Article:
About Secrets of Paris

American-born travel journalist and guidebook author Heather Stimmler-Hall created the Secrets of Paris in 1999 to share the hidden side of the City of Light. Discover what you've been missing:

* Custom Travel Content 
* Free Paris Resource Guide
* Calendar of interesting Paris events
* Private Tours
* Monthly Secrets of Paris newsletter
* Secrets of Paris Videos

Read more about the Secrets of Paris here


Calendar of Paris Events

October 8-12
The theme for the 81st annual Fête des Vendanges, the grape harvest festival, is Montmartre Fête les Poètes. Events include a parade, grape stomping, the food & wine tasting village, cooking demos, live music, and tons of other fun stuff. Check out the entire program, the online boutique (get your commemorative bottles of wine!) and other info about the festival here.

October 12 
Stock up on fall reading material for a handful of euros and support the English-language SOS Helpline at their Autumn Book Sale today from noon-4pm at Orrick Law Offices (31 ave Pierre Ière de Serbie, 16th, M° Alma-Marceau). Paperbacks €1, hardcovers €2, all categories for adults and kids, as well as bake sale items. Those who want to donate books can drop them off during the sale.

October 16-17
Blending culture with social, Sinfonietta Paris brings you an evening of Mendelssohn and Brahms exquisitely performed by a brilliant ensemble of young professional musicians. At the Institut FInlandais (Latin Quarter, 60 rue des Ecoles, 5th) from 8-11pm. Tickets €25 (wine and hors d'oeuvres included). The address will be mailed once confirmed; the performance on the 4th December is in the 17th; on the 5th December it's in the 1st. Register on the website; places limited.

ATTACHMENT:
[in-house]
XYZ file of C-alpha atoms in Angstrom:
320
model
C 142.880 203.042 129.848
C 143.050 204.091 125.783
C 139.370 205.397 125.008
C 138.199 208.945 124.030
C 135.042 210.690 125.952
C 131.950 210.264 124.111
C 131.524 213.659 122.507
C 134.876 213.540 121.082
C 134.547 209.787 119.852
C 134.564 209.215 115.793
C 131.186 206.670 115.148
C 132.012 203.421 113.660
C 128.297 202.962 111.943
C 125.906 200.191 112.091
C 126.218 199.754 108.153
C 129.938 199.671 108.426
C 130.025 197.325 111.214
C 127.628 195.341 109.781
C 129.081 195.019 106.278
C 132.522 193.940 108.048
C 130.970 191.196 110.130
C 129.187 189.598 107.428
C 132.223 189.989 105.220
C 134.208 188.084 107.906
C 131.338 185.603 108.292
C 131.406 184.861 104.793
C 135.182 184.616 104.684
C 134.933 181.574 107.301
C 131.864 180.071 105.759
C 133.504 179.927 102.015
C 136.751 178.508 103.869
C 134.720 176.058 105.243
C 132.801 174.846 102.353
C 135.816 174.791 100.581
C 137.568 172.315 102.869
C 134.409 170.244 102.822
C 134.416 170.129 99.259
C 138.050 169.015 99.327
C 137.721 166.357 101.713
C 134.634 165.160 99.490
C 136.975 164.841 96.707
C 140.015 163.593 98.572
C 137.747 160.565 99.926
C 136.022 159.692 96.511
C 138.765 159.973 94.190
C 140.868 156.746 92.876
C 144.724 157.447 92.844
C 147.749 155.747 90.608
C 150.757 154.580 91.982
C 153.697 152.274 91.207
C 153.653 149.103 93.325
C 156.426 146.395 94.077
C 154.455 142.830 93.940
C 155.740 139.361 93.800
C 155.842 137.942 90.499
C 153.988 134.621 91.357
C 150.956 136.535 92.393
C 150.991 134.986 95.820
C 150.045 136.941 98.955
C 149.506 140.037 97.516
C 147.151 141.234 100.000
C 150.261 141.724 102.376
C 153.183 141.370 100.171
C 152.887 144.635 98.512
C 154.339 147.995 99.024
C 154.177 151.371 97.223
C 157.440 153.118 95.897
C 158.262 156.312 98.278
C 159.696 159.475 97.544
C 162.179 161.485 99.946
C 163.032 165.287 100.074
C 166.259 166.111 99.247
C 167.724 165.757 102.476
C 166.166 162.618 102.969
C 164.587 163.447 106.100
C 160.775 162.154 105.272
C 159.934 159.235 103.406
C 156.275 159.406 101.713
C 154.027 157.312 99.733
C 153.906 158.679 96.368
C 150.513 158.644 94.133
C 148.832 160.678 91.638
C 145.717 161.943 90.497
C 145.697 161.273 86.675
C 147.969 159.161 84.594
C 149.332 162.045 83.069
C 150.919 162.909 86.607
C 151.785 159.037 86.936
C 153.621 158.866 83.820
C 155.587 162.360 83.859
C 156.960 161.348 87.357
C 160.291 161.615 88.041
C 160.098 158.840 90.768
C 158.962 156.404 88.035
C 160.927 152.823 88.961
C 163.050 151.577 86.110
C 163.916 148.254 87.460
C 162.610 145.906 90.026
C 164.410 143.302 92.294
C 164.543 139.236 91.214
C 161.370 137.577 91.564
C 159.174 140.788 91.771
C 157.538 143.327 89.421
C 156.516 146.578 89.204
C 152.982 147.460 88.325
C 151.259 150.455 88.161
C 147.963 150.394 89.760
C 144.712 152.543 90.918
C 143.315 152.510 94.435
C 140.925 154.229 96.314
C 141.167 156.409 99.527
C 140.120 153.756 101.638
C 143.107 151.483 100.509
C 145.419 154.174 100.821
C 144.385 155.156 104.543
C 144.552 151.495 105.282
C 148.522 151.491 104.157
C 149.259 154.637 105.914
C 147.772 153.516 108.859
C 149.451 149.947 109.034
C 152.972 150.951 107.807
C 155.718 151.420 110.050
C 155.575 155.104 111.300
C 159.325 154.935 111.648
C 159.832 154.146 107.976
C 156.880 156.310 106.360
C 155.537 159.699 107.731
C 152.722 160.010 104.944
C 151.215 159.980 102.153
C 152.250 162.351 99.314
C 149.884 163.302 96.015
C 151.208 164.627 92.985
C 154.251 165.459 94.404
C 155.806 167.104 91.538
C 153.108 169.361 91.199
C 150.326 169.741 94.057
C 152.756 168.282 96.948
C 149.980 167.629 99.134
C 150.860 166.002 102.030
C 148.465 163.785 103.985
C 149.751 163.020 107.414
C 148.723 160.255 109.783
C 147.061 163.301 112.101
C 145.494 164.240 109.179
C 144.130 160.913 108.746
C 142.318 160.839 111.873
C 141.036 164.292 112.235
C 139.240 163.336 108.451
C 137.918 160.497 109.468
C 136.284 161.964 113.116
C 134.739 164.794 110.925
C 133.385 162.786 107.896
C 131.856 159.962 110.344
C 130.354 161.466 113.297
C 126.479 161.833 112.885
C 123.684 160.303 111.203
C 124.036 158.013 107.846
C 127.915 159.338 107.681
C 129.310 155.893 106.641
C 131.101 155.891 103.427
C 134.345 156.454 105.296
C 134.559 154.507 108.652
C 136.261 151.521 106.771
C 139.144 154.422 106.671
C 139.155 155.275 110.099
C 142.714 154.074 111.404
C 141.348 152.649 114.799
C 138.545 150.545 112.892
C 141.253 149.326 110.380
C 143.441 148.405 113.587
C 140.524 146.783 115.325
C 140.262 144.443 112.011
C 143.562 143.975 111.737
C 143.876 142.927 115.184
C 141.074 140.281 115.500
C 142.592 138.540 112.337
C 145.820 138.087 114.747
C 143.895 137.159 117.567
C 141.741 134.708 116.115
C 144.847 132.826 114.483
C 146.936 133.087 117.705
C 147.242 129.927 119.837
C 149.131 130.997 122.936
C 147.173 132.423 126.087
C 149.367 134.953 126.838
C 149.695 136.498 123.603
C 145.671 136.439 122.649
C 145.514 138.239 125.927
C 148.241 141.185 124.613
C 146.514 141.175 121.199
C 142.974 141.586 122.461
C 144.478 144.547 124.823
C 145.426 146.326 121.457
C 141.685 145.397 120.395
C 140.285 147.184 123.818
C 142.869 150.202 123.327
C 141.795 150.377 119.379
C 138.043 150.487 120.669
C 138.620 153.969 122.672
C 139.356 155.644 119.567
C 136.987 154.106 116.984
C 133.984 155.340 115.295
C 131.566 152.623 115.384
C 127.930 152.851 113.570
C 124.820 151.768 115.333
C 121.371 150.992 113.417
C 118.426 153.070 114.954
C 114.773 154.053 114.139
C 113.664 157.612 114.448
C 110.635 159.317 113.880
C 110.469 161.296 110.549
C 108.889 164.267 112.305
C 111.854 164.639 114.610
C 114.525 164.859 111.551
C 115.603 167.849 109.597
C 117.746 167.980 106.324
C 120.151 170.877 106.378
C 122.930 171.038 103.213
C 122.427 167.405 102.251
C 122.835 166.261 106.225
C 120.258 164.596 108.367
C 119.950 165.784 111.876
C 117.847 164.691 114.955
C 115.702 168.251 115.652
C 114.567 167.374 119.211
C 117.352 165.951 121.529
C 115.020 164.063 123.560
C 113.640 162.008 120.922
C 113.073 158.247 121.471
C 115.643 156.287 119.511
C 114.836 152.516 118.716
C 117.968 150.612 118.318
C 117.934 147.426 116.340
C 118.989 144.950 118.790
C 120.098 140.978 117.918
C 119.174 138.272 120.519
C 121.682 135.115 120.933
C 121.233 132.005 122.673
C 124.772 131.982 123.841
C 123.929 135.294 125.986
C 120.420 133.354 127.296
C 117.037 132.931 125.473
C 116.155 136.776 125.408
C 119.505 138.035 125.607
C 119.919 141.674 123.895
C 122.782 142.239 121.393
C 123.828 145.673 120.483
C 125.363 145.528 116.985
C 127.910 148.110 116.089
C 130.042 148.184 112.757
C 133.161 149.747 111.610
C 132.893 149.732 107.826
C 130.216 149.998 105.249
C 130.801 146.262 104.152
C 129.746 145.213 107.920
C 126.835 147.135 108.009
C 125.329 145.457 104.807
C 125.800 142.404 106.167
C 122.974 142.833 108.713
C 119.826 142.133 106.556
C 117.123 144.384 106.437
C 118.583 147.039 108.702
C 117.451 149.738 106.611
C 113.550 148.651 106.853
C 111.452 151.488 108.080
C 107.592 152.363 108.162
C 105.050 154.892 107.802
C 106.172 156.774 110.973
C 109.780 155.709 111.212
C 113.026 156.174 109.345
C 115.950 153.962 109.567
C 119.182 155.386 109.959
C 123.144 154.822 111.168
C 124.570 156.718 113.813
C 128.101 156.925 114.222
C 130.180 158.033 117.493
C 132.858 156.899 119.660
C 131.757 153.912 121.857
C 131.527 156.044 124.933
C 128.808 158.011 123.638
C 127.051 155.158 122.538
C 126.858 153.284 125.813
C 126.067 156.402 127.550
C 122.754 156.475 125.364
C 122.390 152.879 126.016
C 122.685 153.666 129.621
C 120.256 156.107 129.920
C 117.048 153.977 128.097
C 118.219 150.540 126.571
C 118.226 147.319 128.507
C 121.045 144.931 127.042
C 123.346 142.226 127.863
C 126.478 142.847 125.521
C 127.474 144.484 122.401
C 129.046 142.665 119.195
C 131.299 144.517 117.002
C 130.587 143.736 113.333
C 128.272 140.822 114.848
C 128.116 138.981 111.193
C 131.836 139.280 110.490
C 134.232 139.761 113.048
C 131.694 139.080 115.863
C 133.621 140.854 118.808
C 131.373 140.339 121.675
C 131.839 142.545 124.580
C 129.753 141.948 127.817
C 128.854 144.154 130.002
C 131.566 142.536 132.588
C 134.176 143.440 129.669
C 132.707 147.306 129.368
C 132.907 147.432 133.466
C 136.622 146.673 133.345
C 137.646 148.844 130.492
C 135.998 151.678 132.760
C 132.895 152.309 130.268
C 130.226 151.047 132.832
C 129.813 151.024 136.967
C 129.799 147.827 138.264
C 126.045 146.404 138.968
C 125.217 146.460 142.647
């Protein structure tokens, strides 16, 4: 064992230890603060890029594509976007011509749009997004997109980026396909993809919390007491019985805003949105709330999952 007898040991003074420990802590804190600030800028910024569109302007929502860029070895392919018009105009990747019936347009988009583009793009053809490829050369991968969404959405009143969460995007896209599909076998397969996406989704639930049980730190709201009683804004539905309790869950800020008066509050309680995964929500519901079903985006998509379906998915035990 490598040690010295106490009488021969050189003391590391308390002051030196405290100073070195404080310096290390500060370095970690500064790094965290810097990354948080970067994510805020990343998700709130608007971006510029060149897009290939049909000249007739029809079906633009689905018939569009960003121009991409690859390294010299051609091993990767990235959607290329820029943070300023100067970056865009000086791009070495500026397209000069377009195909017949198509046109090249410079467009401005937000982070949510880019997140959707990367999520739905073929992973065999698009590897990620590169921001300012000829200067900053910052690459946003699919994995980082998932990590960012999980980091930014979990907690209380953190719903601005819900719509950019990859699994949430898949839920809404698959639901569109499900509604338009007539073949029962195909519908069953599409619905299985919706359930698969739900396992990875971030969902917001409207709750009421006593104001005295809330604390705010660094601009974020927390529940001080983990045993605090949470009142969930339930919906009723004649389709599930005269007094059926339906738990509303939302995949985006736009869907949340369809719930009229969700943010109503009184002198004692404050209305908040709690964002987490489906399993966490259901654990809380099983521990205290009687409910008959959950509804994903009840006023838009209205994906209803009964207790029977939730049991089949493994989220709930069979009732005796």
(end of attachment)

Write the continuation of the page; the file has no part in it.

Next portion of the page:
Secrets of Paris gives 10% of all tour fees
to the French food bank, Les Restos du Coeur

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Wednesday
Aug242011

N'Importe Quoi Photo of the Week

"Petits pois au lard" sounds a bit disgusting, but it's just French for "peas and bacon". Of course, if you see these in a candy store, they're not actually peas and bacon, but old fashioned French candies with a slightly aniseed flavor. I was told these cute little candies were popular back in the early 20th century, and that they were originally created by a French canned vegetable company to try and get kids more interested in eating their veggies (and, er, pork products). I haven't been able to find any hard facts about the origins, so if anyone has any info do please post it in the comments below. You can find these in any boutique that sells old-fashioned candies, such as Legrand Filles et Fils on Rue de la Banque (photo) or Le Bonbon au Palais on Rue Monge.

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Reader Comments (2)

when i read the word "peas and bacon" i looked back at the picture to see if there was really a bacon on it. and it was there! but still curious about it so i continue reading to know that it was only a candy. but the peas looks so real but the bacon looks like a marsh mallow.why would they (french canned vegetable) actually inspired kids to eat pork? do kids in france hate pork? nice post by the way!
August 25, 2011 | Unregistered CommenterJune
Not only the pork thing... Why would making peas taste like candy inspire kids to eat peas? After eating these, a kid would never want to eat the real thing!
September 1, 2011 | Unregistered CommenterCFrance

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